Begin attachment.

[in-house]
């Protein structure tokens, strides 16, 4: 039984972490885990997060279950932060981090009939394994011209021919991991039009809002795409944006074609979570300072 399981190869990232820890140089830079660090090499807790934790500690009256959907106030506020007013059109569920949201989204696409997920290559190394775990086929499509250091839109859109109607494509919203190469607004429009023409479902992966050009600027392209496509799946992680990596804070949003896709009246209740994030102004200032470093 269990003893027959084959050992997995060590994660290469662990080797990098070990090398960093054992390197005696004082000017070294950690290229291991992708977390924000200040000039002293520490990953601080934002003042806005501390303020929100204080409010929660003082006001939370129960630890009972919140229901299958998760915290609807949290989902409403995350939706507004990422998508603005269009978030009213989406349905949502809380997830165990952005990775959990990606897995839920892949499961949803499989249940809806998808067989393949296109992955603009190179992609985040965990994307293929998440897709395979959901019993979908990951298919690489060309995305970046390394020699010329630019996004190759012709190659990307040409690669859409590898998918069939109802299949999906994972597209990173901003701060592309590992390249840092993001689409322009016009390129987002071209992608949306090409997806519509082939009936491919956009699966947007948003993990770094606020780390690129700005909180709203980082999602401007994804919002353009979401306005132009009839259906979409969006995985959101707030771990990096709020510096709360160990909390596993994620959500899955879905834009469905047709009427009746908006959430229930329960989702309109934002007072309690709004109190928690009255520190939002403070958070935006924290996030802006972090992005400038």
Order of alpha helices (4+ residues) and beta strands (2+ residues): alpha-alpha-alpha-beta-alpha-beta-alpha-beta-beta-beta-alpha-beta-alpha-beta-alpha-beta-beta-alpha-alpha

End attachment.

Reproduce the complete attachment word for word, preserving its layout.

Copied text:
[in-house]
């Protein structure tokens, strides 16, 4: 039984972490885990997060279950932060981090009939394994011209021919991991039009809002795409944006074609979570300072 399981190869990232820890140089830079660090090499807790934790500690009256959907106030506020007013059109569920949201989204696409997920290559190394775990086929499509250091839109859109109607494509919203190469607004429009023409479902992966050009600027392209496509799946992680990596804070949003896709009246209740994030102004200032470093 269990003893027959084959050992997995060590994660290469662990080797990098070990090398960093054992390197005696004082000017070294950690290229291991992708977390924000200040000039002293520490990953601080934002003042806005501390303020929100204080409010929660003082006001939370129960630890009972919140229901299958998760915290609807949290989902409403995350939706507004990422998508603005269009978030009213989406349905949502809380997830165990952005990775959990990606897995839920892949499961949803499989249940809806998808067989393949296109992955603009190179992609985040965990994307293929998440897709395979959901019993979908990951298919690489060309995305970046390394020699010329630019996004190759012709190659990307040409690669859409590898998918069939109802299949999906994972597209990173901003701060592309590992390249840092993001689409322009016009390129987002071209992608949306090409997806519509082939009936491919956009699966947007948003993990770094606020780390690129700005909180709203980082999602401007994804919002353009979401306005132009009839259906979409969006995985959101707030771990990096709020510096709360160990909390596993994620959500899955879905834009469905047709009427009746908006959430229930329960989702309109934002007072309690709004109190928690009255520190939002403070958070935006924290996030802006972090992005400038």
Order of alpha helices (4+ residues) and beta strands (2+ residues): alpha-alpha-alpha-beta-alpha-beta-alpha-beta-beta-beta-alpha-beta-alpha-beta-alpha-beta-beta-alpha-alpha